[Show abstract][Hide abstract] ABSTRACT: Adult male-female bonds are partly characterized by initiating and maintaining close proximity with a social partner, as well as engaging in high levels of affiliative and sociosexual behavior. Oxytocin (OXT), a neuromodulatory nonapeptide, plays a critical role in the facilitation of social bonding and prosocial behavior toward a social partner (Feldman, 2012). However, less attention has been given to whether augmentation of OXT levels in an individual alters others' perceptions and behavior toward an OXT-treated social partner. We examined social dynamics in well-established male-female pairs of marmoset monkeys (Callithrix jacchus) in which one member of the pair was administered an intranasal OXT agonist, an OXT antagonist (OXTA), or saline. OXT treatment did not alter the expression of affiliative toward an untreated partner. However, OXT did significantly influence the expression of proximity and grooming behavior with a treated partner, as a function of OXT treatment and sex. Female interest in initiating and maintaining proximity with a pair-mate was altered by OXT treatment. Untreated female marmosets departed from their saline-treated partner more frequently than they approached them, as indicated by a low proximity index score. However, when males received an intranasal OXT agonist they had a significantly increased proximity index score relative to saline, indicating that their untreated partner approached them more often than they departed from them). Saline-treated females initiated and received equivalent levels of grooming behavior. However, when female marmosets were treated with an OXT agonist their untreated partner groomed them proportionately more often, for a greater total duration, and for more time per bout, than they initiated grooming behavior. These results suggest that intranasal OXT altered male and female marmosets' stimulus properties in such a way as to increase the amount of grooming behavior that females received from their long-term mate, as well as increase female interest in initiating and maintaining proximity with their long-term mate. Furthermore, these results support the notion that central OXT activity plays an important neuromodulatory role in the maintenance of long-lasting male-female relationships.
"The oxytocin network has been widely studied for its role in prosocial behaviors in animals (Lim and Young, 2006) and humans (for reviews: Bartz et al., 2011; Guastella and MacLeod, 2012). More precisely, experiments in humans have shown using intranasal oxytocin administration, that this neuropeptide is associated with social cognitive processes such as mental-state attribution (i.e. "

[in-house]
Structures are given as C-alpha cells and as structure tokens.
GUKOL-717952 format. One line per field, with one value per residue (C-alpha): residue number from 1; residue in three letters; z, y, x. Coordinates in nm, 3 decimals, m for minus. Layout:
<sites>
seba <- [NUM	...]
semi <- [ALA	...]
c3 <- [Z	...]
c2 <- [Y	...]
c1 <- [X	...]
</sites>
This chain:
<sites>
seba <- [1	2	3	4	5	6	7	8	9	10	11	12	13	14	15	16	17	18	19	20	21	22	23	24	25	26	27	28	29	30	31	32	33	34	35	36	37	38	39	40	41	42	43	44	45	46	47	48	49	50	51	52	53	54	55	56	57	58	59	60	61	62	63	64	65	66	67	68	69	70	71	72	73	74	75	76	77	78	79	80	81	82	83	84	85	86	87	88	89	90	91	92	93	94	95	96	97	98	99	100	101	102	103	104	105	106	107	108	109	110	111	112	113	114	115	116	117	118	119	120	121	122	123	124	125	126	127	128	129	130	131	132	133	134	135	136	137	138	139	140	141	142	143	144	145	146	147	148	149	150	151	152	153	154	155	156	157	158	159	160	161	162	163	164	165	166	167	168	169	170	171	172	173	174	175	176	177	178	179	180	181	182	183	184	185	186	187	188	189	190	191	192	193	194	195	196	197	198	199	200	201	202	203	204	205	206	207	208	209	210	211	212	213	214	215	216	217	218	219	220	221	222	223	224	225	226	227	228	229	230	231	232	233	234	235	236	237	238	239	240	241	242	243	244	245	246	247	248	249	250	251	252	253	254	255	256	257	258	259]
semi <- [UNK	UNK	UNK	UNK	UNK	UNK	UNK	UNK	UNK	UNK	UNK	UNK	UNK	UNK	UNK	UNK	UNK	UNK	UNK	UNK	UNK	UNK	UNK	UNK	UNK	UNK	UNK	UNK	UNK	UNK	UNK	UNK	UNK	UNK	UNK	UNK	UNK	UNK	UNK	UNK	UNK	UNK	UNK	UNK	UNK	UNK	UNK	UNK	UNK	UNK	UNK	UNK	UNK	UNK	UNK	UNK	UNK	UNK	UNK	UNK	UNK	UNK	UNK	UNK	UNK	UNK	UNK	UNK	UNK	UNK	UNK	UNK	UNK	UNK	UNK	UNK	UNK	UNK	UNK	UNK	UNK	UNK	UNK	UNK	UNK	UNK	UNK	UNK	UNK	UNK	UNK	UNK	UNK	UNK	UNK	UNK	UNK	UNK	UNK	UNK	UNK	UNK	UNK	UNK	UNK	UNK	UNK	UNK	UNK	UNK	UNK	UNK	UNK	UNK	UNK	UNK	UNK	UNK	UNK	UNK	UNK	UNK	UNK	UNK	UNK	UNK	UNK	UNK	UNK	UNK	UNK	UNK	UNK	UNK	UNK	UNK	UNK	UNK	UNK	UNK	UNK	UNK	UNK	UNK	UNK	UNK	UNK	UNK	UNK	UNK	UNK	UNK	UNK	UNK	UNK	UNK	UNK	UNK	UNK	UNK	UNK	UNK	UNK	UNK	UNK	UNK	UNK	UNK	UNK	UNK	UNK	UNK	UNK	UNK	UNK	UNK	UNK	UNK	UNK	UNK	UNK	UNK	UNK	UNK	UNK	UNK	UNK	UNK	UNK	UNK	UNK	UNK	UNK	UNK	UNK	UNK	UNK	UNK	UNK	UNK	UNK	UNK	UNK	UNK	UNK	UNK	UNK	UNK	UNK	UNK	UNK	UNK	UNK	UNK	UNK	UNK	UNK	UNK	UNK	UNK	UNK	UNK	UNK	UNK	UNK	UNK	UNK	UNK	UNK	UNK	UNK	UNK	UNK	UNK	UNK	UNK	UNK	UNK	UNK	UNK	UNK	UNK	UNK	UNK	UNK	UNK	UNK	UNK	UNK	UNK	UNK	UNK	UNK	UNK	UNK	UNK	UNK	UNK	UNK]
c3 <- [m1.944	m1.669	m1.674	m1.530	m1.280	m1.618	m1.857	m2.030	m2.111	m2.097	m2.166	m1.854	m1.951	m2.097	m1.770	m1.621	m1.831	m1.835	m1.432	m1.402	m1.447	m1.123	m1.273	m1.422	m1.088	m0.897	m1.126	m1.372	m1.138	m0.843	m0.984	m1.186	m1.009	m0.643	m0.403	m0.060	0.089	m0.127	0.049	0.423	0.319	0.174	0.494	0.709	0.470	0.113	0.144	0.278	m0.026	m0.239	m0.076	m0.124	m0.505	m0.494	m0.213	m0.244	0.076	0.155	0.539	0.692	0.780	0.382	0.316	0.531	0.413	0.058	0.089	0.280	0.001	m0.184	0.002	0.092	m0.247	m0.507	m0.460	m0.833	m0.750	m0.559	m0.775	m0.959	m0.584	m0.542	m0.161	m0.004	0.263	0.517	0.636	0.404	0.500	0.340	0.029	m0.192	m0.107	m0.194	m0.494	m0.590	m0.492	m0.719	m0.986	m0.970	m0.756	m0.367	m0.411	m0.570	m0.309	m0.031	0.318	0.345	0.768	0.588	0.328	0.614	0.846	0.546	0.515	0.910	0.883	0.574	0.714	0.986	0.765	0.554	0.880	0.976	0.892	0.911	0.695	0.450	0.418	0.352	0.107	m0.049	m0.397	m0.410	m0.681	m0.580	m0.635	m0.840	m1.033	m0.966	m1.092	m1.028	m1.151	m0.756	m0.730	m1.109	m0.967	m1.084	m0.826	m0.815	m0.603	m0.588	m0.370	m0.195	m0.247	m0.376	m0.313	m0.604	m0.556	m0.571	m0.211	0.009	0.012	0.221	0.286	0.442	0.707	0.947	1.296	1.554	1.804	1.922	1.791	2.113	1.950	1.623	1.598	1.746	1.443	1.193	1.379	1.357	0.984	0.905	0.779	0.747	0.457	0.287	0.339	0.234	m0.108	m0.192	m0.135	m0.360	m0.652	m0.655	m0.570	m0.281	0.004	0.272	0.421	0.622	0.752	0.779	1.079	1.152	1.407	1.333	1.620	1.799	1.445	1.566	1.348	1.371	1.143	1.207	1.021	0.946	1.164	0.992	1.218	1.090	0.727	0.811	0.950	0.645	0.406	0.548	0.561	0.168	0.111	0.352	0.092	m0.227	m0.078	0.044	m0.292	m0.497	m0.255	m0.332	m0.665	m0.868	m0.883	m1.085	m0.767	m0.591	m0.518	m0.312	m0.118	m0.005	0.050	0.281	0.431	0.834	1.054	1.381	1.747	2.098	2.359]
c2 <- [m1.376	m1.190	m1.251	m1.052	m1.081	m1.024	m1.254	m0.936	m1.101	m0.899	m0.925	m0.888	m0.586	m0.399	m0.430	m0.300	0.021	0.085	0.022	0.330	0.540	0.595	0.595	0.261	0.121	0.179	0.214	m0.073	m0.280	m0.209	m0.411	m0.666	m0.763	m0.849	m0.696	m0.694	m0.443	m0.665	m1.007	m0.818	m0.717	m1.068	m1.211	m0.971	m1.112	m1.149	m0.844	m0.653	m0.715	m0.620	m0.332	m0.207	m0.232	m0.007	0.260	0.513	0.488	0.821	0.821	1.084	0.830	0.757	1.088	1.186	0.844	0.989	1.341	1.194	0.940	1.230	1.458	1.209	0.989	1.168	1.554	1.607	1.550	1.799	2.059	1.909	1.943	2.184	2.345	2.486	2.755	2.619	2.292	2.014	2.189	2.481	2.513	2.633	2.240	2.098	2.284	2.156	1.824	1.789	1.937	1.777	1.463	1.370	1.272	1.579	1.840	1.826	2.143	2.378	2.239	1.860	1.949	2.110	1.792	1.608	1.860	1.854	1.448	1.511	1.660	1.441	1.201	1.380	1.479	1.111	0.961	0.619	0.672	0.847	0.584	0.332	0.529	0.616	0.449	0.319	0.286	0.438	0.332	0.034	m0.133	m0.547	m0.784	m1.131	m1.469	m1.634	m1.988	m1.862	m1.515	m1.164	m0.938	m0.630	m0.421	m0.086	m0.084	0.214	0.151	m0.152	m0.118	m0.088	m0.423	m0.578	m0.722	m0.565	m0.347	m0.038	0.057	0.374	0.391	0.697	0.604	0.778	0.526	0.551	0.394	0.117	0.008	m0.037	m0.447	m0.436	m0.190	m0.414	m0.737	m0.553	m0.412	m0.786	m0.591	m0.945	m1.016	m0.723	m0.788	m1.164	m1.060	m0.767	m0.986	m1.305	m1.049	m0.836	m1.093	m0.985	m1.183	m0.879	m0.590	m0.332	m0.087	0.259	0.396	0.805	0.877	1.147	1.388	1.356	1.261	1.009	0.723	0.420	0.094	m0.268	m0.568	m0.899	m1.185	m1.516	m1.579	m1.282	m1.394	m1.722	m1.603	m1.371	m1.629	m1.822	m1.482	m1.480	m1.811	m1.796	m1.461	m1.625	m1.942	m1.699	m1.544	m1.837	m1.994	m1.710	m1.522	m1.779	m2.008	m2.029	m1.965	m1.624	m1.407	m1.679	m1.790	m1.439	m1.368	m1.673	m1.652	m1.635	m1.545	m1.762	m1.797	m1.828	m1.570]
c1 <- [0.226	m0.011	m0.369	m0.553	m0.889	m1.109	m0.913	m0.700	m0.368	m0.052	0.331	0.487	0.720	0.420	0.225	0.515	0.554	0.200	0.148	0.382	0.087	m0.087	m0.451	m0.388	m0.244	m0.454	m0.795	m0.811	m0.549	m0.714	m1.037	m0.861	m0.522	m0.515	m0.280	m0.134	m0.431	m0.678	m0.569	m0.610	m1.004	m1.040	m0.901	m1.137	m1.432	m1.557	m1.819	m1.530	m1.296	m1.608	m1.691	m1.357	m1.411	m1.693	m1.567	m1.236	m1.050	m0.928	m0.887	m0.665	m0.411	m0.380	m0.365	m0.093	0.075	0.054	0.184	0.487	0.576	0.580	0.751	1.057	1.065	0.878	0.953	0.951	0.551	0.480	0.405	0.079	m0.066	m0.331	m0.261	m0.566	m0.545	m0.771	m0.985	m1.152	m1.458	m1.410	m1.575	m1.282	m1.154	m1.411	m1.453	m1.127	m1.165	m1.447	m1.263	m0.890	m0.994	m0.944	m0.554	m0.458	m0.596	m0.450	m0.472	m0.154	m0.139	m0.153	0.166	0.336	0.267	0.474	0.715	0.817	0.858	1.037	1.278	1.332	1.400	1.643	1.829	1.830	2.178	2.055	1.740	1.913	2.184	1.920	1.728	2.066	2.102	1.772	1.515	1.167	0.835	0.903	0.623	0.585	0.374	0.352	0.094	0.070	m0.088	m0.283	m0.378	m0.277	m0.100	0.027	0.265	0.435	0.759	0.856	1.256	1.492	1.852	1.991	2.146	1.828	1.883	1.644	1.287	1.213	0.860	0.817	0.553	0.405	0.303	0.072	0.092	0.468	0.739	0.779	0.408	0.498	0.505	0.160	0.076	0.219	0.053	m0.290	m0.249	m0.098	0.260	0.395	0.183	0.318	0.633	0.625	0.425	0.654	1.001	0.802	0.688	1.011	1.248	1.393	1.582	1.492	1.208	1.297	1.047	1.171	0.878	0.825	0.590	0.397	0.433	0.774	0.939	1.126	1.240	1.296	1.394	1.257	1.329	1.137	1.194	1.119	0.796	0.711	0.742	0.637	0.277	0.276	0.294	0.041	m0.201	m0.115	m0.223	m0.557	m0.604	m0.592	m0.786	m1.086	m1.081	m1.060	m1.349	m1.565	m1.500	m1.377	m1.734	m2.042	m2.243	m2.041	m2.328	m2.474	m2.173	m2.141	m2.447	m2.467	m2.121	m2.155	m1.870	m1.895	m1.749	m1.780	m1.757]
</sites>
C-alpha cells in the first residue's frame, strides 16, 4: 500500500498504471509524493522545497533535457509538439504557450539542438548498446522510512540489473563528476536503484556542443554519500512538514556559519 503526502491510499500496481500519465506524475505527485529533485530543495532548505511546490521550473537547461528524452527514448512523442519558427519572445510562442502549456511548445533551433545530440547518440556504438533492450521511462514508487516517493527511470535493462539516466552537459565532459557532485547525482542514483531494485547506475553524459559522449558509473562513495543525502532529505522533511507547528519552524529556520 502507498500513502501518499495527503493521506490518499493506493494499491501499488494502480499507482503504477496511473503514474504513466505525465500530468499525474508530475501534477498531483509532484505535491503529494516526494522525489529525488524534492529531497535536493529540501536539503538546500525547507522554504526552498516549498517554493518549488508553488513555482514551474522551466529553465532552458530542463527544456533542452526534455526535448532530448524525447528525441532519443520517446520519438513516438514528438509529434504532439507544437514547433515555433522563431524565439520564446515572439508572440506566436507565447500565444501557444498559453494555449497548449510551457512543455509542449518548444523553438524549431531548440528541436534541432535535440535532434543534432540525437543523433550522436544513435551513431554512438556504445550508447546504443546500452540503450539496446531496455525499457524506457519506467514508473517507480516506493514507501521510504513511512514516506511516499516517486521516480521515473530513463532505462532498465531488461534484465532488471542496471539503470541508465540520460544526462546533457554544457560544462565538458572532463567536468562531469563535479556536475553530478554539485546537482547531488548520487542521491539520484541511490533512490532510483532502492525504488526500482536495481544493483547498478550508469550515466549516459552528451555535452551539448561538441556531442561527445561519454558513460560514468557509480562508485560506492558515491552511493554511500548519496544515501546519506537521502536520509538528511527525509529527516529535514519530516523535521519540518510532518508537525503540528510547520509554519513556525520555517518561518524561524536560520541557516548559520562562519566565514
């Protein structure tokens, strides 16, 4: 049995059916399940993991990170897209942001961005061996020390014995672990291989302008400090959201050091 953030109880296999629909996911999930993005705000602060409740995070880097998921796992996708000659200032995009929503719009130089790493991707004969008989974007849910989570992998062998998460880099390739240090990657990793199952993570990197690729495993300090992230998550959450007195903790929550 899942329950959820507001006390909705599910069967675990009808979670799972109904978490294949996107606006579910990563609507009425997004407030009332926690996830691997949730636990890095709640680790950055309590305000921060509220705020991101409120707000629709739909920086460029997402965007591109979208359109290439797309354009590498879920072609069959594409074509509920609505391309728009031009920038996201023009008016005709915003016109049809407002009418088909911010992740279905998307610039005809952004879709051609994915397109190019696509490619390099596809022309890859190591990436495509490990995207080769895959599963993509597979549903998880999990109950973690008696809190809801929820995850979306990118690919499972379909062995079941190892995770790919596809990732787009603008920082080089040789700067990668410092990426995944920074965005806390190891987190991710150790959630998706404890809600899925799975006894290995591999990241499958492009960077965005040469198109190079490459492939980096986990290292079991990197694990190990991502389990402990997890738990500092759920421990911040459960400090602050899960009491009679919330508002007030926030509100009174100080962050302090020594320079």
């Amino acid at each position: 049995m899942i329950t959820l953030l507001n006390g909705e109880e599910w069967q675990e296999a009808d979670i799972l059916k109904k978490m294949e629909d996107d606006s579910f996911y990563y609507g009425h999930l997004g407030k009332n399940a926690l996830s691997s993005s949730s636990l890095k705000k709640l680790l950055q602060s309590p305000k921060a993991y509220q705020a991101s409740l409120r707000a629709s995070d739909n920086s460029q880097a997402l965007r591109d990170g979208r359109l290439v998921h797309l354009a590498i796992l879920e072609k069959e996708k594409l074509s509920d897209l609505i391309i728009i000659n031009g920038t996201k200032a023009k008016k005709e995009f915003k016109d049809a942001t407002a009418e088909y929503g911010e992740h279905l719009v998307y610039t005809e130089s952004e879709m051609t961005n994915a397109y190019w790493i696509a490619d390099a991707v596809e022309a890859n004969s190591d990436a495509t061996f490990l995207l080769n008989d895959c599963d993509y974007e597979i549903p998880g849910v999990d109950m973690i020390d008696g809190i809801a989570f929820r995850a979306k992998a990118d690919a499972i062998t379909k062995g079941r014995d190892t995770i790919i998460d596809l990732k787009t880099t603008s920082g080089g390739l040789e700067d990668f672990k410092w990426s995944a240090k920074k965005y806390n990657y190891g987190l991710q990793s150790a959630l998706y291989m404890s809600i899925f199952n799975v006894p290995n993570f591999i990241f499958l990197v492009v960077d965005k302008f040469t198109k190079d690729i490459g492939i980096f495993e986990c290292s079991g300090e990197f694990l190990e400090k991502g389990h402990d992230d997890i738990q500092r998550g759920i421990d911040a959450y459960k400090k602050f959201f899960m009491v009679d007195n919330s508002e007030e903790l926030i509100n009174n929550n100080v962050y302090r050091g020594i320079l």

[Show abstract][Hide abstract] ABSTRACT: Emotion perception has been extensively studied in cognitive neurosciences and stands as a promising intermediate phenotype of social cognitive processes and psychopathologies. Exciting imaging genetic studies have recently identified genetic and epigenetic variants affecting brain responses during emotion perception tasks, but characterizing how these variants interact and relate to higher-order cognitive processes remains a challenge. Here, we integrate works in parallel fields and propose a new psychophysical conceptualization to address this issue. This approach proposes to consider genetic variants as 'filters' of perceptual information that can interact to shape different perceptual profiles. Importantly, these perceptual profiles can be precisely described and compared between multivariate genetic groups using a new psychophysical method. Crucially, this approach represents a potentially powerful novel tool to address gene-by-gene and gene-by-environment interactions, and provides a new cognitive perspective to link social perceptive and social cognitive processes in the context of psychiatric disorders.
"Finally, it would be useful to identify reliable markers of response to oxytocin in different clinical populations, to be able to predict who is receiving adequate dosing and likely to respond to treatment (Guastella and MacLeod, 2012). Currently, there is little understanding as to what constitutes a reliable response to oxytocin, although some social cognitive tests, such as emotion recognition, have shown promise as potential markers in healthy populations (Guastella and MacLeod, 2012; Shahrestani et al., 2013). Thus, the aim of this study was to further explore the different domains of social cognition in patients with schizophrenia following intranasal administration of oxytocin. "